I recently wrote a blog post on the ways that ducks come to symbolize various elements of American culture. Specifically, I explored how Scrooge McDuck embodies capitalism in the United States.
It is worth further exploring this notion in light of a recent pop culture display in Saturday Night Live’s recurring sketch Weekend Update, the ever relevant bastion of American satirical news.
You can view the quick sketch here -
During this interview with the Weekend Update anchors, we see Scrooge McDuck (played by Andy Samberg) gloating about his sound investment strategy of owning pure gold. By owning nothing but gold coins, he has limited his risk exposure rather than subjecting his financial well being to the ebbs and flows of the US stock market. I believe this hyperbolic boast has some legitimate economic commentary.
The primary investment vehicle of the average American is the 401k. However, did you know that you cannot directly own gold (or fine art) with your 401k? Granted, you can invest in securities which have an interest in gold, but you cannot actually own the precious metal as Scrooge McDuck does.
In order to receive the tax-deferred benefits of a 401k, you cannot invest in a collectible since it creates little to no economic capital for growth. Thus, the chief vehicle of American investing inherently discourages the conservatism that has yielded so much wealth for Scrooge McDuck in a cyclical economy.
There is a fundamental conflict of interest between the individual investor and Wall Street when the manner of investment is the 401k. While a 401k can be an excellent tool to grow personal wealth, it also can be a mechanism for a relatively small number of Wall Street bankers to enslave the discretionary capital of the masses via enticement with tax benefits and the illusion of a worry free retirement.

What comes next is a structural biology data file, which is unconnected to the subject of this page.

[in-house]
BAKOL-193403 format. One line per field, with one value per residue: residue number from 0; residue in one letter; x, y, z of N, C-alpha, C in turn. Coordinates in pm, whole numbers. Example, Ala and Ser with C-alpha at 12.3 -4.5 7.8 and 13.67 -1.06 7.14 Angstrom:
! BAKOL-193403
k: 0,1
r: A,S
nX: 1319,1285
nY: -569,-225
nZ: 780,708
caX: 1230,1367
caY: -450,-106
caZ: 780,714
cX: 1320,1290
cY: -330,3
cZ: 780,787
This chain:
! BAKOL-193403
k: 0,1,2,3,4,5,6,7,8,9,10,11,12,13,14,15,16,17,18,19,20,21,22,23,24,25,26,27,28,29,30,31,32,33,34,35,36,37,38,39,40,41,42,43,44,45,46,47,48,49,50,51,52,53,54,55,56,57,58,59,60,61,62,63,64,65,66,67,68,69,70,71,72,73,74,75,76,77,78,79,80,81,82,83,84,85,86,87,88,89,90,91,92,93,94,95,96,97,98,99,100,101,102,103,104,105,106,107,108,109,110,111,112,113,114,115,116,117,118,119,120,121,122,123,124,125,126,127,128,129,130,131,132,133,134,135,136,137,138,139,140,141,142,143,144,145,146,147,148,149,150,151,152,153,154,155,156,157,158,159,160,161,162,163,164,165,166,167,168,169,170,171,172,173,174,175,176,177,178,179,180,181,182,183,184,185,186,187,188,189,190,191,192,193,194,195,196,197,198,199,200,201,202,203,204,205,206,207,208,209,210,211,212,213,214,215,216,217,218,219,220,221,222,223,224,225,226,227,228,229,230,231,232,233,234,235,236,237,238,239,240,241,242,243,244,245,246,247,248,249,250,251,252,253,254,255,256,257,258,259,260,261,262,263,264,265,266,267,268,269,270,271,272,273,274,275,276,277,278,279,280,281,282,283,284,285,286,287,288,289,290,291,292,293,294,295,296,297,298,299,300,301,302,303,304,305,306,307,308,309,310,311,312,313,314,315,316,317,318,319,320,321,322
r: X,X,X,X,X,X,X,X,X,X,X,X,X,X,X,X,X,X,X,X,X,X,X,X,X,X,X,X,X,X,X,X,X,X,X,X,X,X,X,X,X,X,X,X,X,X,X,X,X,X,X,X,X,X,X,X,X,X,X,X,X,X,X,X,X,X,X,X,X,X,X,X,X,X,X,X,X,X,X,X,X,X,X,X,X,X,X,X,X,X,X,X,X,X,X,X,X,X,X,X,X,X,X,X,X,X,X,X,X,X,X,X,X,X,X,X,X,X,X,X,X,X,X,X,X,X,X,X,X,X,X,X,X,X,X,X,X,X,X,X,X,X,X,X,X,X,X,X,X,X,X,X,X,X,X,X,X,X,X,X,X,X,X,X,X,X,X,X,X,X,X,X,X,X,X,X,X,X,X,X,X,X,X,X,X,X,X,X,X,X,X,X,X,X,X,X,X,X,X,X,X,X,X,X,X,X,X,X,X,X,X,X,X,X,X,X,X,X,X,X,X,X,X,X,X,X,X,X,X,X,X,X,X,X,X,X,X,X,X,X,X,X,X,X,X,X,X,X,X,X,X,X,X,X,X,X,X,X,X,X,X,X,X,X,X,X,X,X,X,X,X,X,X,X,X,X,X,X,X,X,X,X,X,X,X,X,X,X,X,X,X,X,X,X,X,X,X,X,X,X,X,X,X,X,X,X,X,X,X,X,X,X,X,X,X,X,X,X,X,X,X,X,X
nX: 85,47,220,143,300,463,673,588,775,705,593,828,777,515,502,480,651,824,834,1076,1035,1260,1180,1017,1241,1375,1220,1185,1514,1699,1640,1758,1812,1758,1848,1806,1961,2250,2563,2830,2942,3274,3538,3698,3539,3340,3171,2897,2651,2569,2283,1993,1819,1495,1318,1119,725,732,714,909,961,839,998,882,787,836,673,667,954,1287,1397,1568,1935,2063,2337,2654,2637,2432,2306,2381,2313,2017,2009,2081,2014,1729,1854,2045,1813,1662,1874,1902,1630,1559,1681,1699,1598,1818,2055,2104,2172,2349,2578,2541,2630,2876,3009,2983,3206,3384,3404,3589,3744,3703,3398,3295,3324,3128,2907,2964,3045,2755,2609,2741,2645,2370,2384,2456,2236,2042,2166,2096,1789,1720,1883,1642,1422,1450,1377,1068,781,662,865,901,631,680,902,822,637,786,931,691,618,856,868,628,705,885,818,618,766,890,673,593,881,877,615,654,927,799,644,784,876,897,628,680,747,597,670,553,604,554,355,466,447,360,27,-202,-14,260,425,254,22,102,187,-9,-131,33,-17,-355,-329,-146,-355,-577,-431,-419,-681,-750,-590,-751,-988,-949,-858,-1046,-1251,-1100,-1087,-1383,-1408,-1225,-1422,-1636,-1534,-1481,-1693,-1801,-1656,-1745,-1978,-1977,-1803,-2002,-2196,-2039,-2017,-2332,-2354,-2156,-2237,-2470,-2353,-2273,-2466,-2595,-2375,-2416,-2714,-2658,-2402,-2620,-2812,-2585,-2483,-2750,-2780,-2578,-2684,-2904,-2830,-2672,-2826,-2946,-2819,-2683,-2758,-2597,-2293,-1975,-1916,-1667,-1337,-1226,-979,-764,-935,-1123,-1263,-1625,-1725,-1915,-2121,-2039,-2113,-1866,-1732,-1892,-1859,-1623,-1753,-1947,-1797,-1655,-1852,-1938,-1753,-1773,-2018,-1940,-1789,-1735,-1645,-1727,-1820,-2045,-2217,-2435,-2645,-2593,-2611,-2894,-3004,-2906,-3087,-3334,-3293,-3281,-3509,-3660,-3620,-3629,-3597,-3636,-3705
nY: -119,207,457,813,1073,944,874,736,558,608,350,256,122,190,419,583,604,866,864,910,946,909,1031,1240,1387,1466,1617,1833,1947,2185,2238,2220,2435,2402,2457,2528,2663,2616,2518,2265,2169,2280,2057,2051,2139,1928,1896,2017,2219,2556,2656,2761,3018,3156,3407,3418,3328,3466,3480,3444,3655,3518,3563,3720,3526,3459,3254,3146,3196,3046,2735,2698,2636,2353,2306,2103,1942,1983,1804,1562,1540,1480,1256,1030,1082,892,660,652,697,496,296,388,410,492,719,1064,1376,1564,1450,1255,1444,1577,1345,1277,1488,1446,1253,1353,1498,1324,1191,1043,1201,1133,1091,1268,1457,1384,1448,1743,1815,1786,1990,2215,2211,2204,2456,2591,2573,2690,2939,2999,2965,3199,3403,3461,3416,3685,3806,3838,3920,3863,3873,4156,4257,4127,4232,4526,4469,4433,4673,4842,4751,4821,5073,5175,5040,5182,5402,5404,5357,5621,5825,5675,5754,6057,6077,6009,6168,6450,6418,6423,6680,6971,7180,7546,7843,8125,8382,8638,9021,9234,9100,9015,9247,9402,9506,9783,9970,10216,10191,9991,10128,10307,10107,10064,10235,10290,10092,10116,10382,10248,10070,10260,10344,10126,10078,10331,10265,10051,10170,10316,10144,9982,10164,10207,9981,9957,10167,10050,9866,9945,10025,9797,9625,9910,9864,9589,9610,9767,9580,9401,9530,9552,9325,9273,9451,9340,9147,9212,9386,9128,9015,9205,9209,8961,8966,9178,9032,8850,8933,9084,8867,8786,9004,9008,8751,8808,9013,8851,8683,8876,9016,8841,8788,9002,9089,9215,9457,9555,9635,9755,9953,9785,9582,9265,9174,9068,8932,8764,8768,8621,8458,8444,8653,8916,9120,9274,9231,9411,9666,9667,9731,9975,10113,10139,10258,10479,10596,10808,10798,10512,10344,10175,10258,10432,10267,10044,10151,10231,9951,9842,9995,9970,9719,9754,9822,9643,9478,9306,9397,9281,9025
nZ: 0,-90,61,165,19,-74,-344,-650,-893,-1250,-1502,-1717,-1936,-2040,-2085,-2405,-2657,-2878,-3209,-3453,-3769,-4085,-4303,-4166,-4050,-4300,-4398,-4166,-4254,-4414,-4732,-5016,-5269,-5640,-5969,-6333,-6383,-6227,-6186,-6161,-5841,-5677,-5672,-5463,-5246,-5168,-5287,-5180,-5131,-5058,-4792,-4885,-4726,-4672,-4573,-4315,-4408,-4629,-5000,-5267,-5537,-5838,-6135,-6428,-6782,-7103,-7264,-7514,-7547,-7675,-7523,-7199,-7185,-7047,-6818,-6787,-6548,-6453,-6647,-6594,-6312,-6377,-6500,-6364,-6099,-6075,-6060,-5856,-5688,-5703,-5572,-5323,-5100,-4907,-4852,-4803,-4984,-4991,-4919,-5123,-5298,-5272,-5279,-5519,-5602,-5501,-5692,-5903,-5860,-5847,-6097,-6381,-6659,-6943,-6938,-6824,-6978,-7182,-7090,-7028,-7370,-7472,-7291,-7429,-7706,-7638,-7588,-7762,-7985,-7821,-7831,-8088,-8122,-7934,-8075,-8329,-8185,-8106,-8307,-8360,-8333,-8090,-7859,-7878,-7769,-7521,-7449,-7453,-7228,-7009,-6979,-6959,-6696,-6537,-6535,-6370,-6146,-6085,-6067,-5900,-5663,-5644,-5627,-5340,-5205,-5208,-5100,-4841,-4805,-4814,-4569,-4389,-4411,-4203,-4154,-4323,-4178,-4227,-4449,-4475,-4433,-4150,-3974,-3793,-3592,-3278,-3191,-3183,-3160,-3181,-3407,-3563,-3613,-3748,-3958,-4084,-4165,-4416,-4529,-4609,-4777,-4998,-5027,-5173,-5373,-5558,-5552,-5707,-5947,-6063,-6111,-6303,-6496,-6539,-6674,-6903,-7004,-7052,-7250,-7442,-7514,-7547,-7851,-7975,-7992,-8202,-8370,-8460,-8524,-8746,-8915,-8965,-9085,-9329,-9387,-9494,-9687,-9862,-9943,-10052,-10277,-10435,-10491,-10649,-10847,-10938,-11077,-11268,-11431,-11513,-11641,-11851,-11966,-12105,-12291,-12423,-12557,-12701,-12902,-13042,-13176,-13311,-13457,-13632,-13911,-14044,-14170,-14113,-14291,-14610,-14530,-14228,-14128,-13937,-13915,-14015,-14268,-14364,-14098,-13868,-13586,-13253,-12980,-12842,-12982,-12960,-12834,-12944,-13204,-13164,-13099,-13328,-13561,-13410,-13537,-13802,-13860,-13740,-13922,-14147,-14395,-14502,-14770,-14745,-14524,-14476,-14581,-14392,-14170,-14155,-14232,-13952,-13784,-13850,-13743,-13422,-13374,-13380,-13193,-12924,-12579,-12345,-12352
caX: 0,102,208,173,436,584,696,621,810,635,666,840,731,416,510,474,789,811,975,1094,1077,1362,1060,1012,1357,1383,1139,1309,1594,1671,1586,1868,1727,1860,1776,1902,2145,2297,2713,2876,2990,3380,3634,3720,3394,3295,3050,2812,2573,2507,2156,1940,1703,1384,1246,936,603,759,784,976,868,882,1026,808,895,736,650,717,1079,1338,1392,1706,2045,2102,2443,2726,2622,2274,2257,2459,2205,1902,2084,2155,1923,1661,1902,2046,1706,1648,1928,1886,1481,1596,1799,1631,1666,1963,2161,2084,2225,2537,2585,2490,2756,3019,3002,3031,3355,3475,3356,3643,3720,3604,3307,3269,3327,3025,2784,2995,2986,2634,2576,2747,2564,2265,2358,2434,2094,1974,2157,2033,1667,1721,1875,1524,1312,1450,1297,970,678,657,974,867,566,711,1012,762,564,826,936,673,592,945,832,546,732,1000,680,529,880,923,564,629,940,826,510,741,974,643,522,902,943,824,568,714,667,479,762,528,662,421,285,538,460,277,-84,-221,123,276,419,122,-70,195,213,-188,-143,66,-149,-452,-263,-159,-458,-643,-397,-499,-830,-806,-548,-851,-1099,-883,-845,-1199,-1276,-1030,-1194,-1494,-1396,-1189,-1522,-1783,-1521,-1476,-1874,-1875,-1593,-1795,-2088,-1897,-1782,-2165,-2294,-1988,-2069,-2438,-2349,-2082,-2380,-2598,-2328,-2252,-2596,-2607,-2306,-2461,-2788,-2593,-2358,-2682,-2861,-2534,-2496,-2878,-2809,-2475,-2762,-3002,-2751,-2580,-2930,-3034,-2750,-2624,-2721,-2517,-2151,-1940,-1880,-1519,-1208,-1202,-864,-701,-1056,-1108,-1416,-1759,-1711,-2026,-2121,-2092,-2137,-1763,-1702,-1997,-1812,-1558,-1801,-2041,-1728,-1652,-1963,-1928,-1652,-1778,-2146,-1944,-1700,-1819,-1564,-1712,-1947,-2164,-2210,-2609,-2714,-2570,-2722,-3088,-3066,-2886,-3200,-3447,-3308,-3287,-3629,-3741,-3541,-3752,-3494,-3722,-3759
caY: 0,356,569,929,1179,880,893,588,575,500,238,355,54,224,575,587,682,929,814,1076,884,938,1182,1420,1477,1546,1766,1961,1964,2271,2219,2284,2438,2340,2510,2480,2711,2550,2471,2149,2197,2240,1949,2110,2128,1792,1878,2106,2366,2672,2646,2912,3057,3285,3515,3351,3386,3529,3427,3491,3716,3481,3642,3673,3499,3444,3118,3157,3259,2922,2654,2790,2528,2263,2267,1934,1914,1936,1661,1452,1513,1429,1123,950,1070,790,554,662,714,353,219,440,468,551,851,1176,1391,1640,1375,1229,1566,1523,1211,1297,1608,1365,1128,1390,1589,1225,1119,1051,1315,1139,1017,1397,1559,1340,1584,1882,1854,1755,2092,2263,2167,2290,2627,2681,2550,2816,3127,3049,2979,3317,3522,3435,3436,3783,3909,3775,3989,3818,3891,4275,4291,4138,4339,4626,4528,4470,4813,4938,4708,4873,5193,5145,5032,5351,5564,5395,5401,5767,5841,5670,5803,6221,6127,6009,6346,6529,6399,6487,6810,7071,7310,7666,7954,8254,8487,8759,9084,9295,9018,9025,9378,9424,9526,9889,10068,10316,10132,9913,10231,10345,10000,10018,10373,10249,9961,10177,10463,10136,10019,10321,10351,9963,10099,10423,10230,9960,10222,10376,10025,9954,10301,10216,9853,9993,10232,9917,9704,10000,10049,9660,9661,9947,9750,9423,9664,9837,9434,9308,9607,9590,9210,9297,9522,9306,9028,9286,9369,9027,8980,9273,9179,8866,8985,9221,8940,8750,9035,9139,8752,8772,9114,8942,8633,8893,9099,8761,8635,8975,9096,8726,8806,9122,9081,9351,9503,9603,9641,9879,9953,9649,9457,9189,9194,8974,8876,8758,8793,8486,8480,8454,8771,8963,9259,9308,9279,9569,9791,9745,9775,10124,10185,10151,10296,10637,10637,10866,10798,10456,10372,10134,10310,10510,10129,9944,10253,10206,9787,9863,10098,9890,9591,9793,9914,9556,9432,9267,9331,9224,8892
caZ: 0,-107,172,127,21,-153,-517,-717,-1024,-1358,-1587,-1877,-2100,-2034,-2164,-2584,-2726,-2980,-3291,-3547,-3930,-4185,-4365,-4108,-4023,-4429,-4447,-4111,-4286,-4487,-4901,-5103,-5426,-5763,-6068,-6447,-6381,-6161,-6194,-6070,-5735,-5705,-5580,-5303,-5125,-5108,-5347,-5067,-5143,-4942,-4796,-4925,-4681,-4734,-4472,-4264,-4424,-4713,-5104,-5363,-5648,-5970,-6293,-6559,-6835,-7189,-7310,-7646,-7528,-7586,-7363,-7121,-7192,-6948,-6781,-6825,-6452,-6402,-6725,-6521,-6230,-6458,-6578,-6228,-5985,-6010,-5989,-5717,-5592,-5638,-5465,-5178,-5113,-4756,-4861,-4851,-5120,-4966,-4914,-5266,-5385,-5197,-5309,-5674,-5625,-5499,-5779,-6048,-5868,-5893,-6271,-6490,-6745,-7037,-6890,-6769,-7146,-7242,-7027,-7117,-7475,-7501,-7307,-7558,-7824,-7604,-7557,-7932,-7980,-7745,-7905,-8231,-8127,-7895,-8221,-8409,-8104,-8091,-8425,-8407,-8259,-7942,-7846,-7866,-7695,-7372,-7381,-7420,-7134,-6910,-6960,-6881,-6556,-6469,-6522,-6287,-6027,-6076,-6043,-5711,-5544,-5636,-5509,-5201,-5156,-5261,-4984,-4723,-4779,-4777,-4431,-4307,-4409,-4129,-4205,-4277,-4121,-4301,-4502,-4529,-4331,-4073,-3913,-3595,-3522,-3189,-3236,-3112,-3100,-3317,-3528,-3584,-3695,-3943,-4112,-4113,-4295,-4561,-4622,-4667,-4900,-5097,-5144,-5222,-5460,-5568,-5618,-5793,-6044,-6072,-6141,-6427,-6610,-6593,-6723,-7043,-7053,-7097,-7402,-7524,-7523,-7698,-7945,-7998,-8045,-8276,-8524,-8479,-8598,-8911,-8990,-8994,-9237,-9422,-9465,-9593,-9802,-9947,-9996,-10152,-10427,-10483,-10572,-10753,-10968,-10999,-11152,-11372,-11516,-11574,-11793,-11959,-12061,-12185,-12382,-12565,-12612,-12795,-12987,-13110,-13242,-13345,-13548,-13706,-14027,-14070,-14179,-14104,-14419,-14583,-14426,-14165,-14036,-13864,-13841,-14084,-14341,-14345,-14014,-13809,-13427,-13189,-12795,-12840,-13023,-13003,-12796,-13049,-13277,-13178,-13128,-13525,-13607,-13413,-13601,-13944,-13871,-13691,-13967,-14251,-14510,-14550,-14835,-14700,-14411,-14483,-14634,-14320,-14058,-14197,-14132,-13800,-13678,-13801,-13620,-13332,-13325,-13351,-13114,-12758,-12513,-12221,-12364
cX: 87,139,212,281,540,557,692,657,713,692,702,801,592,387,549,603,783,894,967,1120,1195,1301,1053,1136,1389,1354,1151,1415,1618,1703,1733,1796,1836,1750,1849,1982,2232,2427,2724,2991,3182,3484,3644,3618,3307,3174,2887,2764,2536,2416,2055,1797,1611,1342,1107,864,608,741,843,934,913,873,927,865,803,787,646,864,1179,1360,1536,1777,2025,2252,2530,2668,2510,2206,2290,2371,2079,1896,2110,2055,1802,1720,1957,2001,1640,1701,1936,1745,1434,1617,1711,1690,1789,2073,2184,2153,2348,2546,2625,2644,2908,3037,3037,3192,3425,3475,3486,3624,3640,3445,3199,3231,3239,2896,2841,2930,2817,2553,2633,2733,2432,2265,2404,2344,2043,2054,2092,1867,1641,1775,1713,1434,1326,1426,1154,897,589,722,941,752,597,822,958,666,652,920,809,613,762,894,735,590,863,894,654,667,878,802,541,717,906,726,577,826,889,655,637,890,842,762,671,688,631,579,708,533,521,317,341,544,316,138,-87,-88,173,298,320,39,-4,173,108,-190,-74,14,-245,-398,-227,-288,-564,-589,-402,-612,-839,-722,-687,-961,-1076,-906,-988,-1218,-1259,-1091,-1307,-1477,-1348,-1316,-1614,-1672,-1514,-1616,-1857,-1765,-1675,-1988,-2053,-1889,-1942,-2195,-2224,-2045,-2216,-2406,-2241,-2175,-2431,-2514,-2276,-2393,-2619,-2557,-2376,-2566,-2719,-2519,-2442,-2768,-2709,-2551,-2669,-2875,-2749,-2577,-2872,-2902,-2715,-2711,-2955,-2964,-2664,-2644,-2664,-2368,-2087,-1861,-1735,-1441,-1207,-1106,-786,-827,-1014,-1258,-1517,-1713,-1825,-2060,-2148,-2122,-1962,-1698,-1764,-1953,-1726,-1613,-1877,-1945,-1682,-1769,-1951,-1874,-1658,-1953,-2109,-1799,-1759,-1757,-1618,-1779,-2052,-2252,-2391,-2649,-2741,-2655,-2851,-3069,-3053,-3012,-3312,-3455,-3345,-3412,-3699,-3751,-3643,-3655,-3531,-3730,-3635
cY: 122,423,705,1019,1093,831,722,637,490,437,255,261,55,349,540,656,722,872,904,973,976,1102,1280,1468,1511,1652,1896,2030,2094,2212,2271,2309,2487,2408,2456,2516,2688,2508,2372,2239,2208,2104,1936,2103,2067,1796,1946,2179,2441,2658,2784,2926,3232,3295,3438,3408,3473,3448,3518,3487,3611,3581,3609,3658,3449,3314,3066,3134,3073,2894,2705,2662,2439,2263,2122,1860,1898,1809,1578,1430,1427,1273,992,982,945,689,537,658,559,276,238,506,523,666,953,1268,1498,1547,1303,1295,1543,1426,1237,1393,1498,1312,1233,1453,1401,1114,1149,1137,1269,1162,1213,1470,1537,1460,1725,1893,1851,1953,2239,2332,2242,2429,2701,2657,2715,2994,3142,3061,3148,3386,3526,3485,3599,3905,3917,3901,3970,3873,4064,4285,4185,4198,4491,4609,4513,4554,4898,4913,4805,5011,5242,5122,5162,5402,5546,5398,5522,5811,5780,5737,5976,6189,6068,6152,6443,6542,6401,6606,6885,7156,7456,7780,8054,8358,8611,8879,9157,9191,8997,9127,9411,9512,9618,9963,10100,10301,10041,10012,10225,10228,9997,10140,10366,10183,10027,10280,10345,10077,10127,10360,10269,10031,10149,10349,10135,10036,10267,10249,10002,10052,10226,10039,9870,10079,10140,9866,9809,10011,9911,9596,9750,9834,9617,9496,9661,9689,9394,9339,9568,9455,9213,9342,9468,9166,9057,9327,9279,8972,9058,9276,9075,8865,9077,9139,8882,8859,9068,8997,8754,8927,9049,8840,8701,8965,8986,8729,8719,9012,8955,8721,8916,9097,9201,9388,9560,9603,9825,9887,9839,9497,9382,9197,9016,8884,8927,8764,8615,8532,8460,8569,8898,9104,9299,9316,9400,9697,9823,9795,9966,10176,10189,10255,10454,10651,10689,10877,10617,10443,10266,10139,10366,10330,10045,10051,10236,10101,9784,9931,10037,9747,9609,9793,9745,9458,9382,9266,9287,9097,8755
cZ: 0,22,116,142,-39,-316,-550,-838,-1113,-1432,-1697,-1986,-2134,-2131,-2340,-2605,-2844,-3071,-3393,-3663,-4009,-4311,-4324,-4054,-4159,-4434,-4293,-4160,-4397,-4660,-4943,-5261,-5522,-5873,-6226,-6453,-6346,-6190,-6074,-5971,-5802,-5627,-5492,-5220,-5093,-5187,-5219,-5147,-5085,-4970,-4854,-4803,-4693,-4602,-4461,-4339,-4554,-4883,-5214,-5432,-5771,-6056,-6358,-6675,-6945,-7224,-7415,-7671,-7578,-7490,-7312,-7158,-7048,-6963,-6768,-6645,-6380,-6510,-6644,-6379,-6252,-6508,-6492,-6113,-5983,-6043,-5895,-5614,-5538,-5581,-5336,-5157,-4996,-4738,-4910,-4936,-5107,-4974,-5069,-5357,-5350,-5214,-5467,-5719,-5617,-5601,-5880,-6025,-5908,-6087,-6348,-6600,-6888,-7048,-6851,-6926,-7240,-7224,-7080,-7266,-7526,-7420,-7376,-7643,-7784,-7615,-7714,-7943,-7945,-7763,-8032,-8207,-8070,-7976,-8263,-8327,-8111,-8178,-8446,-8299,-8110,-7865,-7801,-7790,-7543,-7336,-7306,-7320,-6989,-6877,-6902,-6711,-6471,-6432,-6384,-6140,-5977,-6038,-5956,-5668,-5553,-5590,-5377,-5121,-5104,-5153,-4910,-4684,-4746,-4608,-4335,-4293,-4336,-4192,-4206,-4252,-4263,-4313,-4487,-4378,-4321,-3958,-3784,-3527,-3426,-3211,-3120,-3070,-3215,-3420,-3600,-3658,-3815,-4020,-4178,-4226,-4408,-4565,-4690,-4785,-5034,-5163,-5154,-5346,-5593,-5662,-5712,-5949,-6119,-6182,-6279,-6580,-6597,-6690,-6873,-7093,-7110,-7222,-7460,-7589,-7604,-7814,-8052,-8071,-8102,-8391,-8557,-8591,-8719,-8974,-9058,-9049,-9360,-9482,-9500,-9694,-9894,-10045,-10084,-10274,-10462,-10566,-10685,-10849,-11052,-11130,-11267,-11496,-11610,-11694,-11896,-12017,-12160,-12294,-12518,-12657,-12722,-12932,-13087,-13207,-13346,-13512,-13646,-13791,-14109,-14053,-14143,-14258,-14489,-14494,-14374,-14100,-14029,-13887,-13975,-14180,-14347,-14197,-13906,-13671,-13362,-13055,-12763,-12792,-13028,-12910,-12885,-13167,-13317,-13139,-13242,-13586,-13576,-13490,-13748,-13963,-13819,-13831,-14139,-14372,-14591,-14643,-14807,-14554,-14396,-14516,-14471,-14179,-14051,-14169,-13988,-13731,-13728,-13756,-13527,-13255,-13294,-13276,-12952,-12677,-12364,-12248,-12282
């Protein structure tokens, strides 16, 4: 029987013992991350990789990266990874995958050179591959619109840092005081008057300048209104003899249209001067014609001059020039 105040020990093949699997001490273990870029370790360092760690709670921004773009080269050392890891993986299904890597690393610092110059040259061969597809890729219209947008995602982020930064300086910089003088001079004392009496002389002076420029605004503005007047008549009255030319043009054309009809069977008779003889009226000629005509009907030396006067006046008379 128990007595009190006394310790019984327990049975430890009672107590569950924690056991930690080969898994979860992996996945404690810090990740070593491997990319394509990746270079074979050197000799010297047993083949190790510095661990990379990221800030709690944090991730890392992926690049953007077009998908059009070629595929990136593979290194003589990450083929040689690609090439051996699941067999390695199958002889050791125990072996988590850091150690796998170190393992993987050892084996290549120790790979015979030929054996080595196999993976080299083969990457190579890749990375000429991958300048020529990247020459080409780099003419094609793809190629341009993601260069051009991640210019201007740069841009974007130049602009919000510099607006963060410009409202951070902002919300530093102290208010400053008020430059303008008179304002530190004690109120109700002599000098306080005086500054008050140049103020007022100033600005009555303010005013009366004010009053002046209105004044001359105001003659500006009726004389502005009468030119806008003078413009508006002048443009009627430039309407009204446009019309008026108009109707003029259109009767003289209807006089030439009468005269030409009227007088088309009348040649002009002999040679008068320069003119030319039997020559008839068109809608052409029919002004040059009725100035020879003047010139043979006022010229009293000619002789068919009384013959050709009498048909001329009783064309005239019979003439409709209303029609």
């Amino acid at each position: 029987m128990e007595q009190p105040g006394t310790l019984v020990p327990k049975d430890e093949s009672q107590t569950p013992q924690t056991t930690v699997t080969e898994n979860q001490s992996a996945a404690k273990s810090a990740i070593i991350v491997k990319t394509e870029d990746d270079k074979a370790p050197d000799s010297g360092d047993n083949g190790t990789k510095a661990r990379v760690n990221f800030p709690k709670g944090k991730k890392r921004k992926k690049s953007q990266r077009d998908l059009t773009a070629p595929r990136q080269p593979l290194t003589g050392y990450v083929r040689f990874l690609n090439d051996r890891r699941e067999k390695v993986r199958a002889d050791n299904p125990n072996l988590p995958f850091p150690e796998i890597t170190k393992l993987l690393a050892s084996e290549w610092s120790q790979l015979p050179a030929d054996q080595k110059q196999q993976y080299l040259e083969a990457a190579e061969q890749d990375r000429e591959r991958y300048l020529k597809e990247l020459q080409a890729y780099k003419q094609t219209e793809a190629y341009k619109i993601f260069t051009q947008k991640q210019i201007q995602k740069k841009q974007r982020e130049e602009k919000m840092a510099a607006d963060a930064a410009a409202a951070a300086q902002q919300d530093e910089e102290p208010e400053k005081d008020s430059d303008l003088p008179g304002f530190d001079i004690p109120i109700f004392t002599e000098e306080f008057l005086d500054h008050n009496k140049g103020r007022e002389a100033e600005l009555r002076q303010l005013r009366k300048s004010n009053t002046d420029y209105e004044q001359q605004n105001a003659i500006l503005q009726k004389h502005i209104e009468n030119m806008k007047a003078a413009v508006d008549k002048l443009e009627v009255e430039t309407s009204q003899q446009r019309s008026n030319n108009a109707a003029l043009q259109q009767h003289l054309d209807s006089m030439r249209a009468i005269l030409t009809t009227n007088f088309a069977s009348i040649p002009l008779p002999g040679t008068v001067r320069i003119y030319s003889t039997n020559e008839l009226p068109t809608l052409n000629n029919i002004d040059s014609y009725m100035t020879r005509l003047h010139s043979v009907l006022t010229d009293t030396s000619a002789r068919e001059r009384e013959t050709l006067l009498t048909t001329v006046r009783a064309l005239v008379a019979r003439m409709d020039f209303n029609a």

Of course, the intention of the SNL sketch was not to illustrate this point. However, when one examines the roots of Scrooge McDuck, and his evolving reflection of American capitalism, it becomes apparent that the financial practices which made him wealthy, and the fiscal policies which gave him and all other Americans the opportunity to become wealthy, are today being suppressed by the interests of Wall Street plutocrats.
It is also worth noting that in this SNL sketch we see Scrooge McDuck lament his freakish and isolated nature brought on by his fowlish form. He claims that he was once a human, but the side effects of swimming in gold coins have yielded diseases polymorphing him into a duck. He even goes so far as to say, “My life is like a deleted scene from The Island of Dr. Moreau.” This aboration of devolving from a human to a duck , although not a part of official Disney Scrooge McDuck cannon, is similar to my own commentary in which I wrote -
[Scrooge McDuck's] ambition and material greed have placed him up as a duck for sale, owned more by his riches and their ensuing responsibilities than his own character. Thus Scrooge McDuck may be able to swim through oceans of gold coins in his expansive mansion, but he will always be a goofy, waddling duck – holed up to live in solitude in his fortress of lonely extravagance.
However, in the end of this SNL bit, Scrooge McDuck decrees that “It’s worth it! Gold coins!”